On May 4, 2020 Google announced that they were releasing a core quality update. So far, this is shaping up to be an update with widespread effects, possibly even more impactful than the August 1, 2018 Medic update. We had hoped that the main focus of this update would be to help demote sites that were publishing harmful advice relating to COVID-19. While we do feel that Google has reassessed whether they can trust the content of many sites, they appear to have done much much more with this core update.
In this article we will share our observations on what we are seeing with sites that have either improved or declined significantly with this core update. While we cannot say with certainty exactly what Google changed, our hope is that our observations on what type of content Google is rewarding will help you to make your site’s content the best of its kind.
When we assess an update, each of the MHC team auditors spends time reviewing the changes in traffic patterns observed for each of our hundreds of current and past clients. Our client base consists of a wide variety of sites that have come to us for advice on improving quality. We then review content that improved or declined significantly with the update. Each of our auditors have extensive knowledge of the Quality Raters’ Guidelines and Google’s advice surrounding core updates. Every time a Google employee or document gives us a clue as to something that could be measured as a sign of high or low quality, we document it and our team discusses its potential value. We have done this for over eight years now, and have three Google docs, totalling over 1500 pages of transcribed Google videos, and more. Our goal in doing all of this is to have as much information as we can as to what it is that Google likes to reward.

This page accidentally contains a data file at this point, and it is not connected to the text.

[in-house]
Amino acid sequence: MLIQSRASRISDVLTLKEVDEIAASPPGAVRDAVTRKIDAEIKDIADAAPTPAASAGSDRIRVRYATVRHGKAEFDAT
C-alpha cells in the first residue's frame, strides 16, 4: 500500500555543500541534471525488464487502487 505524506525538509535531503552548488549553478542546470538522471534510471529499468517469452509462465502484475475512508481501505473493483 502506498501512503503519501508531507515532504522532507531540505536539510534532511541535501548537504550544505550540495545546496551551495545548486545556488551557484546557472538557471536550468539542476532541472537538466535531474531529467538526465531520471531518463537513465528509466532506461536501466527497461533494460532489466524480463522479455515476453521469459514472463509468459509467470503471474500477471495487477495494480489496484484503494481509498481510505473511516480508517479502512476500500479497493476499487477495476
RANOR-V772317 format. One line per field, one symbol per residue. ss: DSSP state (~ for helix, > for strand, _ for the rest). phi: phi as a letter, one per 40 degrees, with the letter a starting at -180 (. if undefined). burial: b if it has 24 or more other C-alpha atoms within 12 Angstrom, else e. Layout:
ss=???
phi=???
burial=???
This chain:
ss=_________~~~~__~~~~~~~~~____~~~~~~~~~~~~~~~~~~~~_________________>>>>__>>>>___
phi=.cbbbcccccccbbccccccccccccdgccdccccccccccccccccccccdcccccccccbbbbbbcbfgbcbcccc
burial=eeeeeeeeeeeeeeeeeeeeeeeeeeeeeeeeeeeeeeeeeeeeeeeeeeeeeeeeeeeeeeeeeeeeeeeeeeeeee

With each core update, we take note of commonalities amongst pages that saw declines or gains. We apply our knowledge of what Google has told us on E-A-T and website quality, and then look at a great number of other factors including things like whether our clients have made changes that appear to have been rewarded, whether competitors are thriving, whether link building has happened on a large scale and more. We look at keyword rankings, seasonality and many other factors.
We then have several team brainstorming sessions in which we come up with theories on what Google has changed, and then challenge our own theories. Our team also assesses the comment section of several forums where the update was discussed. We also review tweets and blog posts from people who have written their thoughts on the update.
We publish our early findings in the premium version of our newsletter.
Our goal is not to figure out Google, but rather, to get more and more clues on what it is that we can advise our clients to do in order for Google (and searchers) to consider their website the best of its kind. With this in mind, the rest of this article will discuss our observations so far on the May core update.